okay, so it's from a manual's cdrom on php and mysql, it's still an example of commenting to allow for understanding the code at a latter date.

  14. #14
    Registered User
    Join Date
    Jul 2005
    Posts
    20
    Hello again,

    This is just a quick post to tell you all that I am still working hard on the homework that you have already given me.
    Thank you all so much!
    Especially you, Dae, for spending so much time on me.
    I really hope I can make it up to you when I am actually worth something, as a programmer.

    And Jaqui - that example really does help alot. I will try to incorporate that style of commenting in my next example.

    Also - quzah - that question about initializing arrays... It was just as easy to test it, as it was to ask the question.
    Guess I was just too tired that time.


    One more thing: About the cin.get() function - this is what I've got so far:

    There is something called a stream, that holds data (a string?) for the cin functions. In order to make cin.get() pause the program, said stream needs to be empty (or the next "character" has to be newline?). That means, that if you have previously put data into the stream, you should first clear it using cin.ignore().

    Is that right?

    OK, enough babling. I need to sleep...

    [edit]
    Oops - I forgot 1 thing...
    JoshR, if I remove "virtual" from your code example, the program still does exactly the same.
    I am using Dev-c++ under Windows XP to compile (that would be MinGW, I think).
    Any way - I am still strugling hard with that virtual thingy.
    Last edited by muggizuggi; 07-16-2005 at 11:33 PM.

  15. #15
    Dae
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    Quick suggestion: dont read anything I write, as I tend to run on about nothing.. a lot (see, I just did it there).

    Quote Originally Posted by muggizuggi
    One more thing: About the cin.get() function - this is what I've got so far:

    There is something called a stream, that holds data (a string?) for the cin functions. In order to make cin.get() pause the program, said stream needs to be empty (or the next "character" has to be newline?). That means, that if you have previously put data into the stream, you should first clear it using cin.ignore().

    Is that right?
    I believe that get() extracts a character from the stream, and returns it, but if there is no character in the stream (you've cleared it, or its never been used: ie. when you havent used cin << yet) it pauses. The fact that you can call cin.get() many concecutive times implies that even though you can enter something into cin.get(), it doesnt add it to the stream, its simply pausing. Of course to confirm this I'd probably have to look at the code, which I've never done. Hell, I've only checked about 4 functions from the standard's parameters, from the reference: http://www.cplusplus.com/ref/

    Quote Originally Posted by muggizuggi
    [edit]
    Oops - I forgot 1 thing...
    JoshR, if I remove "virtual" from your code example, the program still does exactly the same.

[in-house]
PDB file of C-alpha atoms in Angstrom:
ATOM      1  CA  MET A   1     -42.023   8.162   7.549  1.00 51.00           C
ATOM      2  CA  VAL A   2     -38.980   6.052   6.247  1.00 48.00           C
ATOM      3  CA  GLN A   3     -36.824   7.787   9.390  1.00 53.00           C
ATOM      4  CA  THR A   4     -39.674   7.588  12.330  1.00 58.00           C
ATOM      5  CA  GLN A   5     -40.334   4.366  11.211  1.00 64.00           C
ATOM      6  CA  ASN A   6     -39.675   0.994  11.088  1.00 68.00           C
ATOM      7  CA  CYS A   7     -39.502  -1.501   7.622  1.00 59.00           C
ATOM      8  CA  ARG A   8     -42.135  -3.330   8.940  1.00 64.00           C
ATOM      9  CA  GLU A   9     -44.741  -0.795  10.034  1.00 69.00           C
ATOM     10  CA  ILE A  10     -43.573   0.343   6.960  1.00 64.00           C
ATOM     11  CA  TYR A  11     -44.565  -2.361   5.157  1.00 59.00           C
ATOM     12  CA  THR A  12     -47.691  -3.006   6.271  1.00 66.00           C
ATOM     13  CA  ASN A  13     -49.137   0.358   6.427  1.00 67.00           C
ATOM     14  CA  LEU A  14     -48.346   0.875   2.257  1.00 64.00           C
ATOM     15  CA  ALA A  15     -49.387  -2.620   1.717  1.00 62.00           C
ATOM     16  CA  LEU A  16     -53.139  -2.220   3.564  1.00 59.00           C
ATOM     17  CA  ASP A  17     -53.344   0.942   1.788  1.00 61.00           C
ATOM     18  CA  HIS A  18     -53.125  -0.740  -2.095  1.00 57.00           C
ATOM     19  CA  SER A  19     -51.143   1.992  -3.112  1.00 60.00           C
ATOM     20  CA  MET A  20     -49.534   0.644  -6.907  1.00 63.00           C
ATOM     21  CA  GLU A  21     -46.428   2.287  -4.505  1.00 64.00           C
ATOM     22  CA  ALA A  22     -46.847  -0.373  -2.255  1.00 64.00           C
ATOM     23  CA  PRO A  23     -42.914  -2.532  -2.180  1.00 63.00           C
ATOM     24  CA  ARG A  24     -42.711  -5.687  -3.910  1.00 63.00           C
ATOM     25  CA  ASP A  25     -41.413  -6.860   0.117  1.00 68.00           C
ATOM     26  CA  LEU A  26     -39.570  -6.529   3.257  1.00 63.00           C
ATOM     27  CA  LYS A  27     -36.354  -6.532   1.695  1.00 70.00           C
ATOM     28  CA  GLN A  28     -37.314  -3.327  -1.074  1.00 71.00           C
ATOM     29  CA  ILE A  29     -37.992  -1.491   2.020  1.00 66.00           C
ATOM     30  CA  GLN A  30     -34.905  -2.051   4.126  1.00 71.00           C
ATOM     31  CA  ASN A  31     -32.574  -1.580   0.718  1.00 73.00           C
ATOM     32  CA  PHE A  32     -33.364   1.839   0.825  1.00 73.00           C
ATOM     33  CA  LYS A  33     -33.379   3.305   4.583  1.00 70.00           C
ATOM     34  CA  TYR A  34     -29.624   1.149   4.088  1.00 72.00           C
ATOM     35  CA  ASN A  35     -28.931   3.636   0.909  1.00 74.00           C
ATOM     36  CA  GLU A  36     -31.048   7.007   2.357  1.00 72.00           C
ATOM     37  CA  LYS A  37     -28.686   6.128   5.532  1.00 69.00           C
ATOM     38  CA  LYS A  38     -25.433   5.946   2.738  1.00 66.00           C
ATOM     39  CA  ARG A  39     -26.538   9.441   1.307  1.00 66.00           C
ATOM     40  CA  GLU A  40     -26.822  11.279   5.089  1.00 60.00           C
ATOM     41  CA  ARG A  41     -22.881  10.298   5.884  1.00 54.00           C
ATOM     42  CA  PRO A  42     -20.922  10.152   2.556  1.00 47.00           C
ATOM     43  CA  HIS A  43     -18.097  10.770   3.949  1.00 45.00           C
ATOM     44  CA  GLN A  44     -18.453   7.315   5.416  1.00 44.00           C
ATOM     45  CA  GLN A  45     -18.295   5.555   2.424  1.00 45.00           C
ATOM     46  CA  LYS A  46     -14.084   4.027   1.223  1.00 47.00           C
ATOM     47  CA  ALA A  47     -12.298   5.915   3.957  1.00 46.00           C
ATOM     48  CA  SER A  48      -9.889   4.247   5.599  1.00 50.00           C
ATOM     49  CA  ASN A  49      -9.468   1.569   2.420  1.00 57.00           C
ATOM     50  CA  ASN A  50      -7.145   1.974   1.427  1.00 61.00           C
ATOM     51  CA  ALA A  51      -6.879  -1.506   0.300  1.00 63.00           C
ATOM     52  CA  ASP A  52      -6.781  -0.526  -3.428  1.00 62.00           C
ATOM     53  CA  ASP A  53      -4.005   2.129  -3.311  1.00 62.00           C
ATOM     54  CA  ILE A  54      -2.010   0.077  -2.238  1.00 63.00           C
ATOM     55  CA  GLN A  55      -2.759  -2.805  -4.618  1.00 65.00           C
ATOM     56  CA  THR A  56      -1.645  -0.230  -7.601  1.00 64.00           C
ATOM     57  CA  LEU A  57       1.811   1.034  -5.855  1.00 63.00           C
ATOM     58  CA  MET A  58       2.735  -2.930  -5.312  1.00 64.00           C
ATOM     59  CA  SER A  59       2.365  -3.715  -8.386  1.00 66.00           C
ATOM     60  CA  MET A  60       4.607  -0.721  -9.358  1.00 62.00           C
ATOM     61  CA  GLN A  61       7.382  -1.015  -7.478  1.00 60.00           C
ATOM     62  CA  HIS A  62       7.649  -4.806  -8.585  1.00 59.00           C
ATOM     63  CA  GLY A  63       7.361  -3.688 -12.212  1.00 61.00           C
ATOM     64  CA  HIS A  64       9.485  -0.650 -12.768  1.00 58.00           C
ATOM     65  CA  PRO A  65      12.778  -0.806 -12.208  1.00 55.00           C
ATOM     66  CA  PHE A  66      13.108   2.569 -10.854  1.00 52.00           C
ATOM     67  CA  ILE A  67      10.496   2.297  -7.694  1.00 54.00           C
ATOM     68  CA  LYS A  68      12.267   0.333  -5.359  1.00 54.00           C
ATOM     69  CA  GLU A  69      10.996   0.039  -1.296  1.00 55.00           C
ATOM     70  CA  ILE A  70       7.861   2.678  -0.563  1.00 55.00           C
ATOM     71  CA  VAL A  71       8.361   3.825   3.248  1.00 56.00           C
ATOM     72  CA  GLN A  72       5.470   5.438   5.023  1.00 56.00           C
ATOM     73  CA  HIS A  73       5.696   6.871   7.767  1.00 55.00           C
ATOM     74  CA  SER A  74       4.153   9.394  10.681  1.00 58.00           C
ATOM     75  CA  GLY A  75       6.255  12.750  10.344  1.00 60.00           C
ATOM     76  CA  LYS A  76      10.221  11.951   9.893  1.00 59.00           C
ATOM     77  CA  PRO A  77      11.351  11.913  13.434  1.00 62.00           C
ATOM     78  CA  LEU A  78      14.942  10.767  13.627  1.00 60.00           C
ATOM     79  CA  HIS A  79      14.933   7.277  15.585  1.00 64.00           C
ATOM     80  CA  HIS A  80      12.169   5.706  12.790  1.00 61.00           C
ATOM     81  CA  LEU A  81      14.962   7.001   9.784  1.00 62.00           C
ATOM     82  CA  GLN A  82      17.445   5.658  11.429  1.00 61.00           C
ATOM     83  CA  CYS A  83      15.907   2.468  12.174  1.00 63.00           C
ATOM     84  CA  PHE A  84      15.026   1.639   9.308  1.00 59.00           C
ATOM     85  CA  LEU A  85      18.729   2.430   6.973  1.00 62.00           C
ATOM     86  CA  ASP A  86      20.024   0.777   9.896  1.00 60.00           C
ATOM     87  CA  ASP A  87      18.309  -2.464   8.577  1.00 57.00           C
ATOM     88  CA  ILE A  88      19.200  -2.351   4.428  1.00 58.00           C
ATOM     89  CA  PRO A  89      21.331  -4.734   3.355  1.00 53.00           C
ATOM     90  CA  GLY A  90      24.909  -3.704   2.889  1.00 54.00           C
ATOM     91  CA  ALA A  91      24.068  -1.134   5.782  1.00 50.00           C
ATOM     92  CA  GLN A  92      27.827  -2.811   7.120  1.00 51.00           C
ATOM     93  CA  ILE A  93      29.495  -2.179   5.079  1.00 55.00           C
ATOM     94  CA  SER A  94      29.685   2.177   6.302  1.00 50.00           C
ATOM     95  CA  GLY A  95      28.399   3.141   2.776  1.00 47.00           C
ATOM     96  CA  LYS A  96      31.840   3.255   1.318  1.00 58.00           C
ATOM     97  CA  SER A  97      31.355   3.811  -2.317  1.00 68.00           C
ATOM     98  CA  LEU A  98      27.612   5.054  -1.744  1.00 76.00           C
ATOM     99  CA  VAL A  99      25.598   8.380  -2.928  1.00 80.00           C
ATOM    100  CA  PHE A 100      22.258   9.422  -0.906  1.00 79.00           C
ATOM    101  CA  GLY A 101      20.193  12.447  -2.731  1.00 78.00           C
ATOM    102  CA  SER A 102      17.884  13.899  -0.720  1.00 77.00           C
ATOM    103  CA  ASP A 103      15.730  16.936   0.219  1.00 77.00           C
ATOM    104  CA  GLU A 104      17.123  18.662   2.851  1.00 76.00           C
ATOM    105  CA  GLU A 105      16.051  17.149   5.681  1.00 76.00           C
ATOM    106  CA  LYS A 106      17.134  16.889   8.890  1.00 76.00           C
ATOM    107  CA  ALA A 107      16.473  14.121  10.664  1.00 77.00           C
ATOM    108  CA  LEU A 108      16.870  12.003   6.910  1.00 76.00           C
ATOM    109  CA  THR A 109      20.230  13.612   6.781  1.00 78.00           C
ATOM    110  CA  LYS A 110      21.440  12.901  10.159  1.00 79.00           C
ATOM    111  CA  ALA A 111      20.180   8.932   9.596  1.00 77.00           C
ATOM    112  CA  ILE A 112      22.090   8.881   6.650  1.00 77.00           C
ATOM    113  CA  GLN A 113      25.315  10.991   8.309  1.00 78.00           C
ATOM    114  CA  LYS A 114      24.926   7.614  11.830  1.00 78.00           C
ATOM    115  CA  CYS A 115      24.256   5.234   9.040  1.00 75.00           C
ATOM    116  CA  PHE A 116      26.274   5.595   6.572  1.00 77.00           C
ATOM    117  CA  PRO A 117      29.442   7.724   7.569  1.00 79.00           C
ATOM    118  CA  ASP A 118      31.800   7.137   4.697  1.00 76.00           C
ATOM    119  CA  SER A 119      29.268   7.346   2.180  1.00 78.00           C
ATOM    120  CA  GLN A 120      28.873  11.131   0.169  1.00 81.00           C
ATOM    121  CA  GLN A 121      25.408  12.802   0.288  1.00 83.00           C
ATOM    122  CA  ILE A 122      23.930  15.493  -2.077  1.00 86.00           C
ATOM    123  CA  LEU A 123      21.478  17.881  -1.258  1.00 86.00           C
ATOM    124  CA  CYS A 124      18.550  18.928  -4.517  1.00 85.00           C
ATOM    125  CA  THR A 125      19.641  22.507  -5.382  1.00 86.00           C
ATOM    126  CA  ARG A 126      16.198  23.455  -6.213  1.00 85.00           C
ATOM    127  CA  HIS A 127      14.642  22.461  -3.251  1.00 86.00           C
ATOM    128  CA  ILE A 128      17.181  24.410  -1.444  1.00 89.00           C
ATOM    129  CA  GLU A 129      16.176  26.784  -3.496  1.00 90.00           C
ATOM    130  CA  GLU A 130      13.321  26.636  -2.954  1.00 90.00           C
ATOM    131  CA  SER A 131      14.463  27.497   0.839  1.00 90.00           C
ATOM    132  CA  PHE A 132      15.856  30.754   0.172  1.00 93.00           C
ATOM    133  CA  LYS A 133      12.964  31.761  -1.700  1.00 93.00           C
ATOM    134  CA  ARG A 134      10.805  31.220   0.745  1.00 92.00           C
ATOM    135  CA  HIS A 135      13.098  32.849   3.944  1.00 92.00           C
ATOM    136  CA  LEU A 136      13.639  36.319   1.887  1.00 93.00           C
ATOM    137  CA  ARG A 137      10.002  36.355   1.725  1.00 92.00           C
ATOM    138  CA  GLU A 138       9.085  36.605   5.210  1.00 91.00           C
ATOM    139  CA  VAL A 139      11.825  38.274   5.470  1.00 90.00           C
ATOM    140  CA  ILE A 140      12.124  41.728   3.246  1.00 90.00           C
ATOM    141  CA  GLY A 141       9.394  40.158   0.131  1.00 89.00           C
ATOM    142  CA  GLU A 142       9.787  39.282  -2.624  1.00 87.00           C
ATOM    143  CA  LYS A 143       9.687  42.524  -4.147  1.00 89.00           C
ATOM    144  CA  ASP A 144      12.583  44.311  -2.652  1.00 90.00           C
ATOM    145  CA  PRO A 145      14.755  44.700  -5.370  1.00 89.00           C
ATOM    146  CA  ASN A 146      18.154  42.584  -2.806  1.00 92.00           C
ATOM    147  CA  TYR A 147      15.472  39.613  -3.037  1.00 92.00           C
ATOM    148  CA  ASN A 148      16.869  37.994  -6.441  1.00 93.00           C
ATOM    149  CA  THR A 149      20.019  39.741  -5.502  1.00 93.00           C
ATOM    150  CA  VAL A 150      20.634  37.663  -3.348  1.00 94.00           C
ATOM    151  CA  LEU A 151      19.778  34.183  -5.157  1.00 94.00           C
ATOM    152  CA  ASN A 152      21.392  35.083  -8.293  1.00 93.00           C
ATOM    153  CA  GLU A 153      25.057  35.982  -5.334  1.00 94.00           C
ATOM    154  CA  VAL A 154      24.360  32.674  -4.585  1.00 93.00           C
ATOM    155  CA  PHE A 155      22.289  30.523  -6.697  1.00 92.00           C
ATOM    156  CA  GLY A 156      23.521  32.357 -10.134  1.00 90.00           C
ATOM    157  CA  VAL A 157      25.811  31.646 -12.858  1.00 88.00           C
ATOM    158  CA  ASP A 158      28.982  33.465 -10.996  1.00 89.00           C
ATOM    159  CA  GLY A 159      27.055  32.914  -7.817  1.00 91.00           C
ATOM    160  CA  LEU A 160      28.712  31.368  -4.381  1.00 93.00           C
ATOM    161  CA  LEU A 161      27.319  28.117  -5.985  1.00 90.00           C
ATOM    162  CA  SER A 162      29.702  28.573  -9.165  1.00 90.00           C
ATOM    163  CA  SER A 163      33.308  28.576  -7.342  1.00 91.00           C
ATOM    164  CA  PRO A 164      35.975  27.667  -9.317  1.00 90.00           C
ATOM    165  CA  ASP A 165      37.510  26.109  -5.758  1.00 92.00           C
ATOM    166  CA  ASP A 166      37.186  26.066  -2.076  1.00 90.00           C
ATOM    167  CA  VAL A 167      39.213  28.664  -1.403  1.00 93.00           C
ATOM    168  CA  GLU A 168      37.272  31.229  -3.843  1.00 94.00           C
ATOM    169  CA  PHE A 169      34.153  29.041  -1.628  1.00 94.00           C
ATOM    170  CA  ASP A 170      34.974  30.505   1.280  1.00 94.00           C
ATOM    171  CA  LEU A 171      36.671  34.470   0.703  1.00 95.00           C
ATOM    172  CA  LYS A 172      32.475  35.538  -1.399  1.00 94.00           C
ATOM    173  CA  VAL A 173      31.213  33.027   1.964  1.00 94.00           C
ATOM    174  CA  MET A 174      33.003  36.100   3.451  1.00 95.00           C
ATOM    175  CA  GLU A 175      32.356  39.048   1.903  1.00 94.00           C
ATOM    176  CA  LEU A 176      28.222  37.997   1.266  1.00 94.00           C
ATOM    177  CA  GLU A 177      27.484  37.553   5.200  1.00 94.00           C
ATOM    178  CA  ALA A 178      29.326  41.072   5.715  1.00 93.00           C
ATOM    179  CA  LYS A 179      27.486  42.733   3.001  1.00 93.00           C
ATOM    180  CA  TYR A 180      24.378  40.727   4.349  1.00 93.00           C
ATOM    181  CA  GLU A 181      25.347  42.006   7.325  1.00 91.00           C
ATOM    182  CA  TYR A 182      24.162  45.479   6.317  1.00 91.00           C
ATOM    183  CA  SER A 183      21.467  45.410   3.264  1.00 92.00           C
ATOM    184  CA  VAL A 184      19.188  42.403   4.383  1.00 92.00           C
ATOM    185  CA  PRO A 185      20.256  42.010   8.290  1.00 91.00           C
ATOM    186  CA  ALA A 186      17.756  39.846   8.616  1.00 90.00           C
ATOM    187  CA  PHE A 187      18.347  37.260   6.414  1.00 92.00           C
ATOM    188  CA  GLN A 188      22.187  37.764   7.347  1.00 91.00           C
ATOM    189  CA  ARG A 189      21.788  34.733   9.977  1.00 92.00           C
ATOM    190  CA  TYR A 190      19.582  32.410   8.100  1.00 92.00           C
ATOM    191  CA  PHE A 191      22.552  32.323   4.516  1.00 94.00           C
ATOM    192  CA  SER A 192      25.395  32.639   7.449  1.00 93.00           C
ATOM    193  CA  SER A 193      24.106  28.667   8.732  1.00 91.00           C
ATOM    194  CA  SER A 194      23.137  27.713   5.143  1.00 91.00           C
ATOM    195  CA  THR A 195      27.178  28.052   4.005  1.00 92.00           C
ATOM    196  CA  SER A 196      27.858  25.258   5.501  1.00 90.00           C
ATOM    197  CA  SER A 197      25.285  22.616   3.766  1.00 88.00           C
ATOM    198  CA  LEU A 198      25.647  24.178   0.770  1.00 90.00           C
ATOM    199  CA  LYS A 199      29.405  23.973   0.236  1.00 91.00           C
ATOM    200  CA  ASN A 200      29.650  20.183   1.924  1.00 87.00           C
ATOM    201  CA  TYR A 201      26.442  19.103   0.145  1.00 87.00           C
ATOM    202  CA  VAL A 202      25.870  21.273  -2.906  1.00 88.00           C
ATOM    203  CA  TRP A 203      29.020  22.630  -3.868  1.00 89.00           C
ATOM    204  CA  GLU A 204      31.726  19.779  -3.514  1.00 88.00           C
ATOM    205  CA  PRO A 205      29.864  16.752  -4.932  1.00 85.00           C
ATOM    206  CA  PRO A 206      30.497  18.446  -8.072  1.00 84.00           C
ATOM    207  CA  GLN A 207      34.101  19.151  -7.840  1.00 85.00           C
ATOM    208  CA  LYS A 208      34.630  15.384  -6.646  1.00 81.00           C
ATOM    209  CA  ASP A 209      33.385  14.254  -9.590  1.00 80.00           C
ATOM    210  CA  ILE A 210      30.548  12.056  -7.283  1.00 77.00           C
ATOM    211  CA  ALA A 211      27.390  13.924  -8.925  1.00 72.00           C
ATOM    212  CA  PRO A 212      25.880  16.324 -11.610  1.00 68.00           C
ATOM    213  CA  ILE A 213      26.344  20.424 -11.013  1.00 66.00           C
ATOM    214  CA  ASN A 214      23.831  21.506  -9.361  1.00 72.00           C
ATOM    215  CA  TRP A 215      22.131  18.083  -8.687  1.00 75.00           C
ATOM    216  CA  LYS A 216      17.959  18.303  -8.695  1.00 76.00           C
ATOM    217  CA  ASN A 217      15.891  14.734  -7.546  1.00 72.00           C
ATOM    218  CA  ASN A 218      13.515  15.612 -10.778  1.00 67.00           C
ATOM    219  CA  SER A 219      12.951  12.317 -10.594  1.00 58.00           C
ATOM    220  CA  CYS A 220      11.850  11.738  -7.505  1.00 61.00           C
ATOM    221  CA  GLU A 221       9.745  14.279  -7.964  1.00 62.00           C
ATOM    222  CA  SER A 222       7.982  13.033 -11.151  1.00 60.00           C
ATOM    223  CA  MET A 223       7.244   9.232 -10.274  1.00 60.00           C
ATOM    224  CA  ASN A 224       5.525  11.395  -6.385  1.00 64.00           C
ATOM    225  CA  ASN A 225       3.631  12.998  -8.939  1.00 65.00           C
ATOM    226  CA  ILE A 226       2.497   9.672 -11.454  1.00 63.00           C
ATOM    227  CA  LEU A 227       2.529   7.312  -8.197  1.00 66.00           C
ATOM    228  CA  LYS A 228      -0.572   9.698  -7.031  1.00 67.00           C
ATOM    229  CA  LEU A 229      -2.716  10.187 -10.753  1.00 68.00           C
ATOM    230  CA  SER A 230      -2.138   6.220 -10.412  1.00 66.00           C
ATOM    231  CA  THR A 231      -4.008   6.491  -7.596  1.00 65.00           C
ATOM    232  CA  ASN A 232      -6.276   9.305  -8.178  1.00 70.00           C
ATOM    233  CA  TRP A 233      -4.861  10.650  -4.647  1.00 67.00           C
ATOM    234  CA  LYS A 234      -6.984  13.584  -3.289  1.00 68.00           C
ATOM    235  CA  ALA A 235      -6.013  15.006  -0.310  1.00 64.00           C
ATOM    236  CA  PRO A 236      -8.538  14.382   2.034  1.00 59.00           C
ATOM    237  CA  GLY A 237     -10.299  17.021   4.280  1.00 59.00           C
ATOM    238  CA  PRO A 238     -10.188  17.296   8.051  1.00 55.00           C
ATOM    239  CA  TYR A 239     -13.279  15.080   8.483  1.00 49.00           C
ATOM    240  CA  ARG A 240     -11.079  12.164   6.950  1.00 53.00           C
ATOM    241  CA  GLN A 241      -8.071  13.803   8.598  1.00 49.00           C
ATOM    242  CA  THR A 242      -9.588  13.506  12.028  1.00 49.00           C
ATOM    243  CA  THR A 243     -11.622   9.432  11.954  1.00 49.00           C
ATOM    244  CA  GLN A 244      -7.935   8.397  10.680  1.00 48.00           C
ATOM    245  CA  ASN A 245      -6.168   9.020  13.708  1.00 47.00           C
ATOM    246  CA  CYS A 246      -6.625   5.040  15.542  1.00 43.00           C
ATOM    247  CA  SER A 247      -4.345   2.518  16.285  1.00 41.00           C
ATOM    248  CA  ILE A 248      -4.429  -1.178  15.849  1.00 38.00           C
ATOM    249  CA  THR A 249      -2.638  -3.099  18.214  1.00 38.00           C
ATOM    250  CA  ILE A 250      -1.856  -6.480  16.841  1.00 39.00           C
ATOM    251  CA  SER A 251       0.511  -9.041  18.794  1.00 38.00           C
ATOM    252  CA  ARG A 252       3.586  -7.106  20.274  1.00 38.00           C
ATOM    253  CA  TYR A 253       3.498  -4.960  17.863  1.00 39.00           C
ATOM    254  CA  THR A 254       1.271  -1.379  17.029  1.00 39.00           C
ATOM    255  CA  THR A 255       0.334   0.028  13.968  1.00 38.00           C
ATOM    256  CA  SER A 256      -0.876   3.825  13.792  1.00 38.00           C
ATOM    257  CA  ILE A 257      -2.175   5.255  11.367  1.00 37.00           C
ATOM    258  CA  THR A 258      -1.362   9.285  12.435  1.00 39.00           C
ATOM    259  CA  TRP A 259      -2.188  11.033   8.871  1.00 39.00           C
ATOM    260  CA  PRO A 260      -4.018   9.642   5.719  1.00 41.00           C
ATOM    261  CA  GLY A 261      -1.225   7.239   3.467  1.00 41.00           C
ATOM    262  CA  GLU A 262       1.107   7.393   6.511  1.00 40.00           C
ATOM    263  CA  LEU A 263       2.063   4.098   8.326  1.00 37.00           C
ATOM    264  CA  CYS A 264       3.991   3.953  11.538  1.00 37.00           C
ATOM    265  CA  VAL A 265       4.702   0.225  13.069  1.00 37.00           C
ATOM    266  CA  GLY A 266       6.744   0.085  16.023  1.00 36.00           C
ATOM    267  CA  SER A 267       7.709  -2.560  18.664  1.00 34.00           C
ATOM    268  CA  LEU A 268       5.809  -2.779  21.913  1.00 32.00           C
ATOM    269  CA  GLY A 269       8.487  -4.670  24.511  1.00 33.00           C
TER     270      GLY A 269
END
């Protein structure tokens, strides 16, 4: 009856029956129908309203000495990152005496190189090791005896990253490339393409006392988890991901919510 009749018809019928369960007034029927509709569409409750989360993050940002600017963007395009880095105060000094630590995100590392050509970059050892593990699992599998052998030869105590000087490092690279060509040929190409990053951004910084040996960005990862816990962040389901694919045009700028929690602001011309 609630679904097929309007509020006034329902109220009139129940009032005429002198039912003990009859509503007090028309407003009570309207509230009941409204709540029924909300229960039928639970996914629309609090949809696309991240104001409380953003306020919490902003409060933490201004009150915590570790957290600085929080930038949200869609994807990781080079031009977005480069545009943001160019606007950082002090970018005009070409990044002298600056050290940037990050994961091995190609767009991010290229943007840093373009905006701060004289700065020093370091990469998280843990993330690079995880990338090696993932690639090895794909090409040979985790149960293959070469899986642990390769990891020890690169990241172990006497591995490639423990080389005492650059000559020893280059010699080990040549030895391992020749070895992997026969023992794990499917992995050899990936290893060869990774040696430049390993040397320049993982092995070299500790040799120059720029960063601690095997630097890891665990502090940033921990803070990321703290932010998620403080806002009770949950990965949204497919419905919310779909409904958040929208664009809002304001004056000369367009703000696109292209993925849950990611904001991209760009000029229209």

I am using Dev-c++ under Windows XP to compile (that would be MinGW, I think).
    Any way - I am still strugling hard with that virtual thingy.
    Since I've only read one C++ book, and not a good on at that, I dont even know why you can remove the virtual keyword and it still works. In that ebook I recommended (that I dont recommend anymore) it shows you how you derive and override functions without using the virtual keyword, and then simply starts adding them. I'm just assuming because the book didnt say why it started adding the virtual keyword: that using the virtual keyword is just to clarify that you plan to override that function in derived classes. Of course if this isnt the only reason, then that book sucks even more.

    I've only got a small grasp on the works of virtual inheritance and polymorphism, so I'm not going to be able to help with that.. I dont plan on reading anymore on the subject until I order a book worth reading off amazon.com: C++ Primer Plus, (5th Edition)
    by Stephen Prata, and The C++ Programming Language, (Special 3rd Edition), by Bjarne Stroustrup. I researched many books, and these books both come off as great teaching books, as well as remain beside your computer as references. Along with Data Structures for Game Programmers, which affirms most of your knowledge, and not only teaches basic methods of data structures for games (storing in arrays, saving the data, linked lists, player class), but gives you a good vision of how to use OOP with your game. If you have the means.. these three books would get through it so quicky. Basicly.. I'm sitting here typing this and drooling at my own comments: I'm going to order these books ASAP.

    By the way, although deriving is good in certain cases and everything. But have you see the Quake 1-3 source code, and other game source code? Not only do they barely ever, if once, use derived classes, but they barely even use classes: they generally just have a function for each thing they need to do, along with many structures (same as classes essentially). Why I mention this is that it might make it easier to plan it out like that first. The bottom up method, where you plan functions that you need to do certain things, then make them, then you can group them, or change them, into classes or derived classes as necessary later. Making a class for a purpose and then trying to think of functions to go along with it, the top down method, can be much harder. Just a suggestion, might not work.. but if youve ever looked over game code it, so you have an idea of the functions of the game, it might make it easier.
    Warning: Have doubt in anything I post.

    GCC 4.5, Boost 1.40, Code::Blocks 8.02, Ubuntu 9.10 010001000110000101100101